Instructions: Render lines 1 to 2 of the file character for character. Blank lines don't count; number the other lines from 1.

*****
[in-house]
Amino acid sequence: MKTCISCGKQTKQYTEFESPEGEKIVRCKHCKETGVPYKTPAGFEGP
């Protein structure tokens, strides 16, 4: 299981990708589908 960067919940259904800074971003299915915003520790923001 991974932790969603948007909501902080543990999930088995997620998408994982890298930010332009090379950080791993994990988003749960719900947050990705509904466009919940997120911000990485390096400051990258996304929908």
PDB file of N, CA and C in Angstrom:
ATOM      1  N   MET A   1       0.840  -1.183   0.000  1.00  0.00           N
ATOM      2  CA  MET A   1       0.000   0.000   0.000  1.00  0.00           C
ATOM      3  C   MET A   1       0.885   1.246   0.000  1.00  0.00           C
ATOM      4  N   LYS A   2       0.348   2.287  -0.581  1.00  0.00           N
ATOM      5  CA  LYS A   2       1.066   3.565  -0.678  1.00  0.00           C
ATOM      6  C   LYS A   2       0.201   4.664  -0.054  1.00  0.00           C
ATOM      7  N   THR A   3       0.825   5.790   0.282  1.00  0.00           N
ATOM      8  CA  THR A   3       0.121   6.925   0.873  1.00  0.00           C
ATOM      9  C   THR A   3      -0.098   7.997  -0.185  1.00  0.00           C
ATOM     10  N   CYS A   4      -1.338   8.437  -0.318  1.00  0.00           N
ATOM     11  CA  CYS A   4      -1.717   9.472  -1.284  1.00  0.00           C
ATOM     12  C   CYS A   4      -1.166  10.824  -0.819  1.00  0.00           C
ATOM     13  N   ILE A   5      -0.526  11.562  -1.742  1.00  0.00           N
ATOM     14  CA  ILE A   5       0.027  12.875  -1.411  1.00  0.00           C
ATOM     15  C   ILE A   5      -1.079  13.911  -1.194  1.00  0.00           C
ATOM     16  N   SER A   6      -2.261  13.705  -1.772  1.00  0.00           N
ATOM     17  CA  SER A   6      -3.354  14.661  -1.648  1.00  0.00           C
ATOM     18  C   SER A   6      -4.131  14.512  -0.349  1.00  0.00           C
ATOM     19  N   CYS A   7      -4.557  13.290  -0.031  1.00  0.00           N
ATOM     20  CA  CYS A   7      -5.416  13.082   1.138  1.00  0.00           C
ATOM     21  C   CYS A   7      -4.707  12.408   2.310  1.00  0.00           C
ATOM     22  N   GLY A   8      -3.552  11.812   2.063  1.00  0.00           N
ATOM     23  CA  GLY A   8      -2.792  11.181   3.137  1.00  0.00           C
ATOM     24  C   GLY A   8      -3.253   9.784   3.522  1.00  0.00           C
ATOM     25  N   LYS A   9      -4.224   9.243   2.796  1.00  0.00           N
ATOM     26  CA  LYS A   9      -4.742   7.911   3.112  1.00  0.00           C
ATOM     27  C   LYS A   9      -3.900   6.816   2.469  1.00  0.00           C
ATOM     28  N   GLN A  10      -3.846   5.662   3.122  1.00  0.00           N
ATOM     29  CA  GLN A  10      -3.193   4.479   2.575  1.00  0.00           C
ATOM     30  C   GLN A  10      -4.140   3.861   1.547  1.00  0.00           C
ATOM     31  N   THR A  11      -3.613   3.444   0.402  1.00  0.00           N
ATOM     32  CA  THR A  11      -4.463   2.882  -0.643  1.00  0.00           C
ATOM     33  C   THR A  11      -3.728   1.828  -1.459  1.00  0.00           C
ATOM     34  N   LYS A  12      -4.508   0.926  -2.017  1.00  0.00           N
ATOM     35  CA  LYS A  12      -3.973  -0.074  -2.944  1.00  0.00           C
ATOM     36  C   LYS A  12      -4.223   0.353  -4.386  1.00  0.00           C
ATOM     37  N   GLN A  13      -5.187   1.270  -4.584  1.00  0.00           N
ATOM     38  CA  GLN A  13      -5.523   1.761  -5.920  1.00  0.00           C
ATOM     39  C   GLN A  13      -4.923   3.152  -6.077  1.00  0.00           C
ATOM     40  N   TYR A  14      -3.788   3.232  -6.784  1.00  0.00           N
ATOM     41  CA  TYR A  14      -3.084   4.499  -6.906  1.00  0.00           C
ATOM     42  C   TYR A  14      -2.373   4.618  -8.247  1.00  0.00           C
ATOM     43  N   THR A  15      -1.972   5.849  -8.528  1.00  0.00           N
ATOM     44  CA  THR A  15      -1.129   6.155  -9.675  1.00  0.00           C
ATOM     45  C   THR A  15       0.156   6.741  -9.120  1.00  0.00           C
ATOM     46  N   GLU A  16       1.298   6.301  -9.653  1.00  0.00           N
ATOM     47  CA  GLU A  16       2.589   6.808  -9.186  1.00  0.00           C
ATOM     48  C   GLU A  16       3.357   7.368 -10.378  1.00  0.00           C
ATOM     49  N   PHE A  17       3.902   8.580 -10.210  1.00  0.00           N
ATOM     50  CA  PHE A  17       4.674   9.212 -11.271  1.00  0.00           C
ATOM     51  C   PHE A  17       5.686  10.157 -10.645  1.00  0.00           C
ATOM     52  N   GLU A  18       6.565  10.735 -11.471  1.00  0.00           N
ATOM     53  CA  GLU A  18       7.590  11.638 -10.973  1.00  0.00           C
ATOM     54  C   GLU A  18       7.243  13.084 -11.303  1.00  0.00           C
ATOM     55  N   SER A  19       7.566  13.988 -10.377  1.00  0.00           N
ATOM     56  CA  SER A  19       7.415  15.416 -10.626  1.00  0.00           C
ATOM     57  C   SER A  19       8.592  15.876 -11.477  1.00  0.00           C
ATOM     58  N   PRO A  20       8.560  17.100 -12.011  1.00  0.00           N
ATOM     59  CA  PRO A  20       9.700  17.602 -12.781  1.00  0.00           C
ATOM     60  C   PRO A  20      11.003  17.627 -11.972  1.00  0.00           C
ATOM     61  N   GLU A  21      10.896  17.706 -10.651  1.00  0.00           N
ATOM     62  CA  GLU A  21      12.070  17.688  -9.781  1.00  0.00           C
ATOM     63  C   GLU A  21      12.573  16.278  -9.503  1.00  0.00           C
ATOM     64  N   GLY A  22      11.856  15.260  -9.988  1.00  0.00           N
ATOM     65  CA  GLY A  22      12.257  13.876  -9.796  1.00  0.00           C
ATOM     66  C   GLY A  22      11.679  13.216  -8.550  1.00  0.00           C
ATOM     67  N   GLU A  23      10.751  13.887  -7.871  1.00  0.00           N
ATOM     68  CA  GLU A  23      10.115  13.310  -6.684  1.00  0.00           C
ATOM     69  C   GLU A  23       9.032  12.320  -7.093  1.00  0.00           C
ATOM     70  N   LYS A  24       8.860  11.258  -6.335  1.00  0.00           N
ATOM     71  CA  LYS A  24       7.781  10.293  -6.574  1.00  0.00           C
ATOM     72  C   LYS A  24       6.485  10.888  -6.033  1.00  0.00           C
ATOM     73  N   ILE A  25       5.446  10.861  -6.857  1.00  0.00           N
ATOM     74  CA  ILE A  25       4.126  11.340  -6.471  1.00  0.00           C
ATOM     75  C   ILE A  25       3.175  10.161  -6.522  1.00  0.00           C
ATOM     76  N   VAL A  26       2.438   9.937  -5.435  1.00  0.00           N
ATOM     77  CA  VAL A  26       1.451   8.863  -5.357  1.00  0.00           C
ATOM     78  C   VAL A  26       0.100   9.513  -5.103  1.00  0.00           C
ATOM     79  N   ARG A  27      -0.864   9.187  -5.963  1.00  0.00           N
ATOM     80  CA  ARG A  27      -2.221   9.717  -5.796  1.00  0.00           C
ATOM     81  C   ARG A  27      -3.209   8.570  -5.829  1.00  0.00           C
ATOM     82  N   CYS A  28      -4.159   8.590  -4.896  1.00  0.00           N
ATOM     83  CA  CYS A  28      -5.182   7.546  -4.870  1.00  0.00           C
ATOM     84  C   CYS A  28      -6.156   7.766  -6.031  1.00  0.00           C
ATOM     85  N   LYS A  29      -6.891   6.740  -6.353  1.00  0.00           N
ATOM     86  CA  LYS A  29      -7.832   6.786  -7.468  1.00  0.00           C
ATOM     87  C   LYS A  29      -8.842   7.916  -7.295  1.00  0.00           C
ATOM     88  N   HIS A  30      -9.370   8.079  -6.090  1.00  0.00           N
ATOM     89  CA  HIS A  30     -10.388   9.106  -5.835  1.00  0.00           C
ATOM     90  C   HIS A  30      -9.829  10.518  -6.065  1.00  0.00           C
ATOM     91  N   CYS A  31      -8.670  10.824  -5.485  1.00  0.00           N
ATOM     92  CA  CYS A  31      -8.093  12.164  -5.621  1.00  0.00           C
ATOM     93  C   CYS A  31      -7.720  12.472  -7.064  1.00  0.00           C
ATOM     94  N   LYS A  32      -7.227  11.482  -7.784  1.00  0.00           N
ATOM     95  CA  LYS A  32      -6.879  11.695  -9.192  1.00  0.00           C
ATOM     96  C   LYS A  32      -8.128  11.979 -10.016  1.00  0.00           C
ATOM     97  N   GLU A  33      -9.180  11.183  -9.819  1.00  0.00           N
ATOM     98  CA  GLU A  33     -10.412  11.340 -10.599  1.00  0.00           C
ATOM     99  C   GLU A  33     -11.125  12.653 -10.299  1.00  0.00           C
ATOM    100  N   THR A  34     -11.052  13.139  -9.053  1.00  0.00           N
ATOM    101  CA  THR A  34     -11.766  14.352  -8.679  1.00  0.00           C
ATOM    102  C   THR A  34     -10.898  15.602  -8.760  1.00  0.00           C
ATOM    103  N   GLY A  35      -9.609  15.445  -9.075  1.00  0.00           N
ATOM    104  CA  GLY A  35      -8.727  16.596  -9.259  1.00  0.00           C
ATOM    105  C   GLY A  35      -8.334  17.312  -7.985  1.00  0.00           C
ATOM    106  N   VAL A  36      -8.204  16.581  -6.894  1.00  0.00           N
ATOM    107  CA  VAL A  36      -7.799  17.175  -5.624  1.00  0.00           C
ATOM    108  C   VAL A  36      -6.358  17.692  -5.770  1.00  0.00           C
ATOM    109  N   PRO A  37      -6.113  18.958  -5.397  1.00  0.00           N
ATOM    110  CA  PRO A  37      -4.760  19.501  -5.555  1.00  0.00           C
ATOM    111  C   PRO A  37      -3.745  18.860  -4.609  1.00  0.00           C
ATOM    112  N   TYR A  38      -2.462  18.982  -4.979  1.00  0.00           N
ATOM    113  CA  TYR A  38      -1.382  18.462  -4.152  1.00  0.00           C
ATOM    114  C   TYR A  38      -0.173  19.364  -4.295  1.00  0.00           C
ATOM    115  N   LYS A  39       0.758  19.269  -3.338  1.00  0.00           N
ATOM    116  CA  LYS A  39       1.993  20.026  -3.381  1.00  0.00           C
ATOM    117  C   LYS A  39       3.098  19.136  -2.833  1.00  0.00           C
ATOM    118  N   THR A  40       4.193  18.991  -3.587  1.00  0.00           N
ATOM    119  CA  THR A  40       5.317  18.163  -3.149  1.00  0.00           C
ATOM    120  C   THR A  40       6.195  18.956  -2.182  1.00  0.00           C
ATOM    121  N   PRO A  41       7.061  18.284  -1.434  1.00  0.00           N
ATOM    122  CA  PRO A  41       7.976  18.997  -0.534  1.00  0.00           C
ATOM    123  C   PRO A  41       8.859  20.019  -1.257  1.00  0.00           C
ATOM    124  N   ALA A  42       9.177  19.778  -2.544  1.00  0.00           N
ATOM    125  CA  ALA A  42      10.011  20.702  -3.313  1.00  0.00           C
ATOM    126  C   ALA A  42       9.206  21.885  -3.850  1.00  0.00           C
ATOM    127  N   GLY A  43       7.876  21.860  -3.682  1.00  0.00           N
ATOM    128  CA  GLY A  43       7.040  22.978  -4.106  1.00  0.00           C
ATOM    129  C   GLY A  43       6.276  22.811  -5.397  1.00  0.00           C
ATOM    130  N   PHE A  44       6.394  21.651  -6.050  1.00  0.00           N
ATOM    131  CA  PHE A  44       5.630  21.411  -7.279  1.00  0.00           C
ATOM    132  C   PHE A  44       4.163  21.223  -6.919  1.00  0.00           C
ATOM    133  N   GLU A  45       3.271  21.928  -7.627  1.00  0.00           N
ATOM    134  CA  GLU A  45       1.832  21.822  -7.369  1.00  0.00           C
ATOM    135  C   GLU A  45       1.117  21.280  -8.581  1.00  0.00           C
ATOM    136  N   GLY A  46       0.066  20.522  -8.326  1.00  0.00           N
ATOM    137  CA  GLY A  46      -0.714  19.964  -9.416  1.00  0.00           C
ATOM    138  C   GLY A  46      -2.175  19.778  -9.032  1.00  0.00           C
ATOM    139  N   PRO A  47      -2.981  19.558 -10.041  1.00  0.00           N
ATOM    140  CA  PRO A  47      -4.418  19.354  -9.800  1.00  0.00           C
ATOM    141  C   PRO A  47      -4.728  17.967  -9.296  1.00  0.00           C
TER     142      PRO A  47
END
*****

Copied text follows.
[in-house]
Amino acid sequence: MKTCISCGKQTKQYTEFESPEGEKIVRCKHCKETGVPYKTPAGFEGP